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"THE GLASS HOUSE"
(2001) (Leelee Sobieski, Diane Lane) (PG-13)

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QUICK TAKE:
Suspense/Thriller: After their parents are killed in a car crash, a teen and her younger brother move in with her parents' best friends, only to discover that their seemingly idyllic new home is anything but that.
PLOT:
Ruby Baker (LEELEE SOBIESKI) is a typical 16-year-old girl who enjoys hanging out with her friends and getting away with some misbehaving. Her world is turned upside down, however, when her parents, Grace (RITA WILSON) and Dave (MICHAEL O'KEEFE), are killed in a car accident, leaving Ruby and her 11-year-old brother, Rhett (TREVOR MORGAN), orphaned.

Yet, they're not on their own or in dire financial straights. As informed by estate attorney Alvin Begleiter (BRUCE DERN), Ruby and Rhett's parents left them a trust worth $4 million and guardians in the form of Terry (STELLAN SKARSGÅRD) and Erin Glass (DIANE LANE), their former next-door neighbors and parents' best friends.

Moved away from their friends and school in the valley to the Malibu coast and into the Glass' huge, glass-walled home, the siblings try to get on with their lives as best as possible. Yet, as they try to adapt to their new lifestyle, Ruby starts seeing and sensing various things that begin to make her uncomfortable around and apprehensive toward Terry and Erin.

OUR TAKE: 4 out of 10
Once upon a time, there were two young siblings forced into the woods to forge for their own food. They eventually found it in the form of a house made of all sorts of delicious sweets on which they promptly gorged themselves. The owner of the house, however, was a witch desirous of plumping them up for her own dinner. The kids eventually discovered that with the girl ultimately pushing the witching into her own oven, thus ending her despicable and sinister plan.

The story, of course, is "Hansel and Gretel," the Brothers Grimm fairy tale that has mesmerized, delighted and scared kids throughout the ages, despite its theme of children in danger and cannibalism of all things. Aiming for a somewhat older crowd, director Daniel Sackheim (who makes his feature film debut after directing TV shows such as "NYPD Blue" and "Law & Order") and screenwriter Wesley Strick ("Return to Paradise," "Cape Fear") have fashioned a contemporary thriller partially inspired by the fable with "The Glass House."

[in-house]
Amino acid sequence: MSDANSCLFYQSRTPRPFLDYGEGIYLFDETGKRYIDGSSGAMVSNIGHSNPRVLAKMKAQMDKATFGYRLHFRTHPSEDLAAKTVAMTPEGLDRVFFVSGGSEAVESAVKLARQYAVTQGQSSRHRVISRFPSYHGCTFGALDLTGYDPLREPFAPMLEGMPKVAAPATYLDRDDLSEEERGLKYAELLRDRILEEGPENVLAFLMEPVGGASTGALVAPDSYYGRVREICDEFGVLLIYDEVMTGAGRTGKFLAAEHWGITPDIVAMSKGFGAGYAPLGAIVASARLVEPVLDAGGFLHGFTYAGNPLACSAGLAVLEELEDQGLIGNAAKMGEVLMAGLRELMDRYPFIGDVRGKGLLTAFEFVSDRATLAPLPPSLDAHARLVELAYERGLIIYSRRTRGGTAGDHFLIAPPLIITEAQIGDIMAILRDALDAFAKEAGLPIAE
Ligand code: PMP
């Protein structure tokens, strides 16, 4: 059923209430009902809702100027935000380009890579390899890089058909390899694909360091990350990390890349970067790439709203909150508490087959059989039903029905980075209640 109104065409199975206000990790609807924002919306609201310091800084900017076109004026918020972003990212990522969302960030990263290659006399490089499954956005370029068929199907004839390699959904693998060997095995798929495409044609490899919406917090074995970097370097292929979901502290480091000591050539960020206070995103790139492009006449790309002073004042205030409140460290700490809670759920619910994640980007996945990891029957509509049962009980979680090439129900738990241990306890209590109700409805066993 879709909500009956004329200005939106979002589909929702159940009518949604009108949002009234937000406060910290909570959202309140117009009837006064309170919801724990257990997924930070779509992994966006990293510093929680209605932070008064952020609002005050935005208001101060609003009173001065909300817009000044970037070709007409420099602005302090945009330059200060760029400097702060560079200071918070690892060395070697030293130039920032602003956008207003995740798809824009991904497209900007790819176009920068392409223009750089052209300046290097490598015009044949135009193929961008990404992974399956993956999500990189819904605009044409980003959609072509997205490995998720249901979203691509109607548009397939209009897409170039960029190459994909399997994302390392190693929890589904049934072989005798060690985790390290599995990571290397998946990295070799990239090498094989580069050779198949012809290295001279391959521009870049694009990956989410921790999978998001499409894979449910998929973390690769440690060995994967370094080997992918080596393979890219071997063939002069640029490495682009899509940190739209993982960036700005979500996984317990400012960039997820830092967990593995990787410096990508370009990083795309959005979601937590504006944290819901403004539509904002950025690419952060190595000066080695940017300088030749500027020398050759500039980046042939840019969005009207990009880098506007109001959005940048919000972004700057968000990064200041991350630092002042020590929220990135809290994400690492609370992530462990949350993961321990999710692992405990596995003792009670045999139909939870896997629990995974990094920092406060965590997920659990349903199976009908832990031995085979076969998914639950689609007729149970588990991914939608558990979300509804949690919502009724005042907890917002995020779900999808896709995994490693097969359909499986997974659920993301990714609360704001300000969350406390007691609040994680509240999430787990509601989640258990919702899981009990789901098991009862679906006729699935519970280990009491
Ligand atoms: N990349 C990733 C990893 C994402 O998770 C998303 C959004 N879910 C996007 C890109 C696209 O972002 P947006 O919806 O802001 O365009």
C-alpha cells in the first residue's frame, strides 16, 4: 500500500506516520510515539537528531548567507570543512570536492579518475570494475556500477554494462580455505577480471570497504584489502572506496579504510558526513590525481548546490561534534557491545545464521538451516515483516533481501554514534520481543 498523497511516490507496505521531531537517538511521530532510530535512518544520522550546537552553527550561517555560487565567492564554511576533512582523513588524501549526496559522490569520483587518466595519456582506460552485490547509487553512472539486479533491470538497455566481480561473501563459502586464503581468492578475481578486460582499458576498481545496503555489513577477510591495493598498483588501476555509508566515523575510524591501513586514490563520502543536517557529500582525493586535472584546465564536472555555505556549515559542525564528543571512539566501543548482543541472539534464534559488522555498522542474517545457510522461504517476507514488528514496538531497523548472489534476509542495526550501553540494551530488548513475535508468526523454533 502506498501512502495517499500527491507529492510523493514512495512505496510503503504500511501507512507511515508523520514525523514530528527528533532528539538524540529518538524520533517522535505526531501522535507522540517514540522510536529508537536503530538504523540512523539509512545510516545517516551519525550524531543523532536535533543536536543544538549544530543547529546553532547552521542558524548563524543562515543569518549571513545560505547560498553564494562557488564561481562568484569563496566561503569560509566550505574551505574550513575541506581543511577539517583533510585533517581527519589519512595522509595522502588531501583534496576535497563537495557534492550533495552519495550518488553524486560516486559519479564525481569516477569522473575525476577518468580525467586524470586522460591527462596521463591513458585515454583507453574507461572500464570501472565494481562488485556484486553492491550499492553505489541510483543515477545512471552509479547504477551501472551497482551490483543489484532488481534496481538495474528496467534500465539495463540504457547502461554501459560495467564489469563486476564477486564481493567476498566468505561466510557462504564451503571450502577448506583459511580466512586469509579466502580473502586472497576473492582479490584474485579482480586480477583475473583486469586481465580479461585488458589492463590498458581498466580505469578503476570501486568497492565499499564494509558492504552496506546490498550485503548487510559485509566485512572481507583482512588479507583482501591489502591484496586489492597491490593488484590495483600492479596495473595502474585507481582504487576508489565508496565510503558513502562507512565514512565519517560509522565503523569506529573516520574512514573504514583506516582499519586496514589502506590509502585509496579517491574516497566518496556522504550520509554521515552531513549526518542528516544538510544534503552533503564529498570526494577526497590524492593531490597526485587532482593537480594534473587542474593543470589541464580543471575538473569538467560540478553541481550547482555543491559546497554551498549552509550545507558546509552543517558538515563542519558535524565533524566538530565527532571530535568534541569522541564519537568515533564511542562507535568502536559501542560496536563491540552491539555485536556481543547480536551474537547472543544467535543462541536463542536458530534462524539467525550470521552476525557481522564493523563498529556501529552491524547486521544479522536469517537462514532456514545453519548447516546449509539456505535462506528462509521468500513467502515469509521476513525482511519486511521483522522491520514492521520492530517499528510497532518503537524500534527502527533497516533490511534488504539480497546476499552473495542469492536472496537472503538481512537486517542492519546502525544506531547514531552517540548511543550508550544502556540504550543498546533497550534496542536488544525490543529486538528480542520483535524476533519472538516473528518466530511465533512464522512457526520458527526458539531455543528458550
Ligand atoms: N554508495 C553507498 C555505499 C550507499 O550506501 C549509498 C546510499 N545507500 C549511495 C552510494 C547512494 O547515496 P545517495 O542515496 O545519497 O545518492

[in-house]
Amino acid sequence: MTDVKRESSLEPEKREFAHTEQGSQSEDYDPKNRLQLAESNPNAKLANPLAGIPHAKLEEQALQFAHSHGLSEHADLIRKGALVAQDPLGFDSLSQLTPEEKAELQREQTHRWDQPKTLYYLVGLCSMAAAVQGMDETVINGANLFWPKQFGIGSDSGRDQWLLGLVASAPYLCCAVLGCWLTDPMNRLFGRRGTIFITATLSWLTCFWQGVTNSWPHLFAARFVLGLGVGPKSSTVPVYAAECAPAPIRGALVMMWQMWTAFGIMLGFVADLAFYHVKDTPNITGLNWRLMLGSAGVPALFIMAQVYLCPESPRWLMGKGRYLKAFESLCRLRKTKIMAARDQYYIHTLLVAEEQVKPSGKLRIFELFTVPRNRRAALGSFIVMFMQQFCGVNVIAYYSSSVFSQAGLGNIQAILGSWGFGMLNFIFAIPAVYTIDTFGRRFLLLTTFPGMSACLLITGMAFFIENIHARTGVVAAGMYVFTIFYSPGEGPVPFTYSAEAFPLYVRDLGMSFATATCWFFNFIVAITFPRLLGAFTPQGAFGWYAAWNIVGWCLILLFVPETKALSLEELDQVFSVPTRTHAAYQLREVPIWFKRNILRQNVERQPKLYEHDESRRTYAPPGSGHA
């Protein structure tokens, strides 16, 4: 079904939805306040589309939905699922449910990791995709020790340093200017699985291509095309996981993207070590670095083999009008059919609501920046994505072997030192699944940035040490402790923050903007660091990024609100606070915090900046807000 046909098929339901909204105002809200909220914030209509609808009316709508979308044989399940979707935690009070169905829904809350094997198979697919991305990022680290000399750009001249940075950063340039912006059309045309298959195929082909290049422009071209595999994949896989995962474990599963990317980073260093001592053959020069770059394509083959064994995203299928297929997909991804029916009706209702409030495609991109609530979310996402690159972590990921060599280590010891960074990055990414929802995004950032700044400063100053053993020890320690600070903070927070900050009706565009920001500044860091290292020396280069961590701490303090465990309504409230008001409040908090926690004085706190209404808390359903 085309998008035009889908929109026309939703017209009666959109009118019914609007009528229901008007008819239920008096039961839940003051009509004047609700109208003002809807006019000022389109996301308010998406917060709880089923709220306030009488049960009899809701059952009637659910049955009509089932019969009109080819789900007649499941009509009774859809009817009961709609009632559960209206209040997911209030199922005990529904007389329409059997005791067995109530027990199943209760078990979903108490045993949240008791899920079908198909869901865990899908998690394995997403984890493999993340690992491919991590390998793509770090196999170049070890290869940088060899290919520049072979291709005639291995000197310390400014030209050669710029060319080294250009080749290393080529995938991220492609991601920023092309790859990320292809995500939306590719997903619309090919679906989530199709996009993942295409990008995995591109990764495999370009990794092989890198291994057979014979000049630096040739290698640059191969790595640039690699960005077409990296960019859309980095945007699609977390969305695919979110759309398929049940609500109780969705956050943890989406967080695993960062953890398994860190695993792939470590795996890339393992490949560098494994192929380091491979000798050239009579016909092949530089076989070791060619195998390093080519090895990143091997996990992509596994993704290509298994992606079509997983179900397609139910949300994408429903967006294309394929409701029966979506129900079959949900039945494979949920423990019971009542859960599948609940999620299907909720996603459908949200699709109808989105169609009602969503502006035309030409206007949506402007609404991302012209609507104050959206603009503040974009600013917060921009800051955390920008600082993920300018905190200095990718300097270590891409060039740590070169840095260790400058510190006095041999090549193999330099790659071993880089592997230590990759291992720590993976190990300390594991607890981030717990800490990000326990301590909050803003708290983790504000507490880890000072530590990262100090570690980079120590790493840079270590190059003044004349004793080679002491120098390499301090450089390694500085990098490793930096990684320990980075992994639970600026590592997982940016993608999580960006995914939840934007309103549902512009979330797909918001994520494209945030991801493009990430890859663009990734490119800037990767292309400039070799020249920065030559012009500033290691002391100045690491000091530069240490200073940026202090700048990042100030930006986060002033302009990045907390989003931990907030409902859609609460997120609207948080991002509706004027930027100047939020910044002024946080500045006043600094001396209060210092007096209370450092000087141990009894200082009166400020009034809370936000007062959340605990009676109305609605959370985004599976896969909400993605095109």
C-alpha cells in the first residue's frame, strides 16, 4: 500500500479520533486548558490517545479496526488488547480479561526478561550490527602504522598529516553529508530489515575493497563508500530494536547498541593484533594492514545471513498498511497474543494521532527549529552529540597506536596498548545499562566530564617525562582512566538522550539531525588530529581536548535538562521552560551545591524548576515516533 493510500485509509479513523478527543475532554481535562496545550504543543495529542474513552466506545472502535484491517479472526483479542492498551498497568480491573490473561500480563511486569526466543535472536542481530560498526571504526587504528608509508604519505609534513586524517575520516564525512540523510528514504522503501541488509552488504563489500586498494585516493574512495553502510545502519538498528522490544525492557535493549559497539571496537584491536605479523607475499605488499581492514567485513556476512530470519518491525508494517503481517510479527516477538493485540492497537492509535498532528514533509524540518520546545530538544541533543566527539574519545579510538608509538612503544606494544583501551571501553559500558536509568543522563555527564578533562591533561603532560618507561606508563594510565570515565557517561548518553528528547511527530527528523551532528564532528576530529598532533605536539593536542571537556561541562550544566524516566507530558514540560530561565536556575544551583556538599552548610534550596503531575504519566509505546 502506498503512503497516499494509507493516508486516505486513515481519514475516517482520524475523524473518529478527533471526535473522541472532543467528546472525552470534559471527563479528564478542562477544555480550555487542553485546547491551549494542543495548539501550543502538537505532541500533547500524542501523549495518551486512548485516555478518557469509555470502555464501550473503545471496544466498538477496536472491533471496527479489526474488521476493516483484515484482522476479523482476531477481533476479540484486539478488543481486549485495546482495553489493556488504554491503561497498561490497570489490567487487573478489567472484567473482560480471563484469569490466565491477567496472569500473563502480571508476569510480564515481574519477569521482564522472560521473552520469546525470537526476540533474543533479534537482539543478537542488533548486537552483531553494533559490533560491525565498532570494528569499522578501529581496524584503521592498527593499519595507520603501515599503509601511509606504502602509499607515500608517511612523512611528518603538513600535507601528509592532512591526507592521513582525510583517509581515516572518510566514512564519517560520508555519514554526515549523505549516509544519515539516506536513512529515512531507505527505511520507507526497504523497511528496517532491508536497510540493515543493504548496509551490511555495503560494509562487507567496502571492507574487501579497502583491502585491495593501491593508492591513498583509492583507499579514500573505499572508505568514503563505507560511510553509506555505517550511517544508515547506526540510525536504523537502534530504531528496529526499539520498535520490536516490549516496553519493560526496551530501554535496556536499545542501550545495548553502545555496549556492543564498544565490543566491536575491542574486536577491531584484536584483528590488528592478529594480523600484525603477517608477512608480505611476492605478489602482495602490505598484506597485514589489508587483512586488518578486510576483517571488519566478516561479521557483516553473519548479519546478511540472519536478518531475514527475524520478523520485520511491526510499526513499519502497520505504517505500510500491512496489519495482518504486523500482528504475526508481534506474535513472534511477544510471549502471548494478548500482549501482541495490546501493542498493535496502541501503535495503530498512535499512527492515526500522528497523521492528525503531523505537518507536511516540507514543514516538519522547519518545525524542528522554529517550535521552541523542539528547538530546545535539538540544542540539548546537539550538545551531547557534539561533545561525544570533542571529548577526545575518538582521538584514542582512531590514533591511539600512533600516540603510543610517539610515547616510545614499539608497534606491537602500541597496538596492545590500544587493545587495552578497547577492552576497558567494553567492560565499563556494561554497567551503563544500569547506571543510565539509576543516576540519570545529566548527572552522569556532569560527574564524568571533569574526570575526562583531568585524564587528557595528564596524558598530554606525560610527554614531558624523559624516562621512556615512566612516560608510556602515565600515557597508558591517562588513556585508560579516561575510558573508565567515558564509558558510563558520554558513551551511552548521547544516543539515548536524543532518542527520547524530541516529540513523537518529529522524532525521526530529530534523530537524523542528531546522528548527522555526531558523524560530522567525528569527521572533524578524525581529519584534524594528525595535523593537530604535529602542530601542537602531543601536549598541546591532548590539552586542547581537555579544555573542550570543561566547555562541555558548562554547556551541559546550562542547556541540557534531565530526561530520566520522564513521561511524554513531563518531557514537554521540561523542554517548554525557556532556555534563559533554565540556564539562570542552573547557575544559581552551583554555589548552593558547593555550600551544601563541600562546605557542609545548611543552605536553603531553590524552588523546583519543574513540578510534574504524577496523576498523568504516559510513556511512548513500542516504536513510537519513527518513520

Rather than sticking with the basic story narrative as did the little seen English film "Who Slew Auntie Roo?" the hungry witch has been replaced by a seemingly wealthy couple. In addition, instead of them wanting to eat the children, the motive here seems to be more financial than culinary based, as they're after the kids' trust fund and are apparently willing to do whatever it takes to get it, although they're initially rather sly about that.

Accordingly, the film not only plays off the basic fairy tale theme, but also that of the paranoid character who grows increasingly suspicious and anxious about what they think is some bizarre and unwelcome behavior. As viewers, we're then supposed to worry and care about that character's well-being, all while simultaneously questioning their sanity and viewpoint of what's occurring.

It's a setup that's been used in countless films such as "Arlington Road" where the resulting efforts are only as good as the filmmakers' ability to keep us off balance as long as possible about what's really occurring. To do so, several important ingredients are necessary, including the suspicious main character and those who are making them nervous.

While men are almost always portrayed as the take-charge sort of characters in such situations, female protagonists come in a wide variety. There's the damsel in distress type who either runs and hides or does dumb things as commonly occurs in slasher films. Then there's the Ripley/Clarice Starling types (of "Alien(s)" and "The Silence of the Lambs" respectively) who may be scared and unsure, but nevertheless are proactive in remedying the situation.